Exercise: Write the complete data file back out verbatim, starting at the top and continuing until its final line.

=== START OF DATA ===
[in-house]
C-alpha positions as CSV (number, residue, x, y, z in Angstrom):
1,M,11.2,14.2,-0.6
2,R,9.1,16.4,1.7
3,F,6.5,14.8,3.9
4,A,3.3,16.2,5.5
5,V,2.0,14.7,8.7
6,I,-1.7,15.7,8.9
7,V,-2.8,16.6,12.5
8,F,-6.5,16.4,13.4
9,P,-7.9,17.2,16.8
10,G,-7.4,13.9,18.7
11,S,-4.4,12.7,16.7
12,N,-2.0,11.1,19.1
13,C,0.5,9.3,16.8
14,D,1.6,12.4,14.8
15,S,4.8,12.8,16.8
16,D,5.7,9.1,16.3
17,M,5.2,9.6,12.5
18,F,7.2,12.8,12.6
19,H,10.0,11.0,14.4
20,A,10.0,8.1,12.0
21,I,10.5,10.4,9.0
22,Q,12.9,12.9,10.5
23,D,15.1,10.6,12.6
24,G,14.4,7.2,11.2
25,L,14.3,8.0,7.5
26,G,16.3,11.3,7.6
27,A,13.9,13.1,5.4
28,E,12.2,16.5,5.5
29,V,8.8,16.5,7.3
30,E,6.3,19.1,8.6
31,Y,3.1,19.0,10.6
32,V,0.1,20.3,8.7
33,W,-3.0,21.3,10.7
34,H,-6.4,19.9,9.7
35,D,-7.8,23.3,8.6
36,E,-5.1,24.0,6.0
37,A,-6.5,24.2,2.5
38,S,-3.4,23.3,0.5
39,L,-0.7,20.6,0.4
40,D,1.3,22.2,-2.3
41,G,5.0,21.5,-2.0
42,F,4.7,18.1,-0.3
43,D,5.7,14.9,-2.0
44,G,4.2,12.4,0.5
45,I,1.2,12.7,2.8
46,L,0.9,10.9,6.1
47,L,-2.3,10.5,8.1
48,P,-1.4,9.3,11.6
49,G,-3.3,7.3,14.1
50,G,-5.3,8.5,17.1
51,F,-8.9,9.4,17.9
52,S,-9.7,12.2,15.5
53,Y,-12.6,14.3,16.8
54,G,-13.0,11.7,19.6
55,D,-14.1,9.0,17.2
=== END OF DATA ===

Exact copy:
[in-house]
C-alpha positions as CSV (number, residue, x, y, z in Angstrom):
1,M,11.2,14.2,-0.6
2,R,9.1,16.4,1.7
3,F,6.5,14.8,3.9
4,A,3.3,16.2,5.5
5,V,2.0,14.7,8.7
6,I,-1.7,15.7,8.9
7,V,-2.8,16.6,12.5
8,F,-6.5,16.4,13.4
9,P,-7.9,17.2,16.8
10,G,-7.4,13.9,18.7
11,S,-4.4,12.7,16.7
12,N,-2.0,11.1,19.1
13,C,0.5,9.3,16.8
14,D,1.6,12.4,14.8
15,S,4.8,12.8,16.8
16,D,5.7,9.1,16.3
17,M,5.2,9.6,12.5
18,F,7.2,12.8,12.6
19,H,10.0,11.0,14.4
20,A,10.0,8.1,12.0
21,I,10.5,10.4,9.0
22,Q,12.9,12.9,10.5
23,D,15.1,10.6,12.6
24,G,14.4,7.2,11.2
25,L,14.3,8.0,7.5
26,G,16.3,11.3,7.6
27,A,13.9,13.1,5.4
28,E,12.2,16.5,5.5
29,V,8.8,16.5,7.3
30,E,6.3,19.1,8.6
31,Y,3.1,19.0,10.6
32,V,0.1,20.3,8.7
33,W,-3.0,21.3,10.7
34,H,-6.4,19.9,9.7
35,D,-7.8,23.3,8.6
36,E,-5.1,24.0,6.0
37,A,-6.5,24.2,2.5
38,S,-3.4,23.3,0.5
39,L,-0.7,20.6,0.4
40,D,1.3,22.2,-2.3
41,G,5.0,21.5,-2.0
42,F,4.7,18.1,-0.3
43,D,5.7,14.9,-2.0
44,G,4.2,12.4,0.5
45,I,1.2,12.7,2.8
46,L,0.9,10.9,6.1
47,L,-2.3,10.5,8.1
48,P,-1.4,9.3,11.6
49,G,-3.3,7.3,14.1
50,G,-5.3,8.5,17.1
51,F,-8.9,9.4,17.9
52,S,-9.7,12.2,15.5
53,Y,-12.6,14.3,16.8
54,G,-13.0,11.7,19.6
55,D,-14.1,9.0,17.2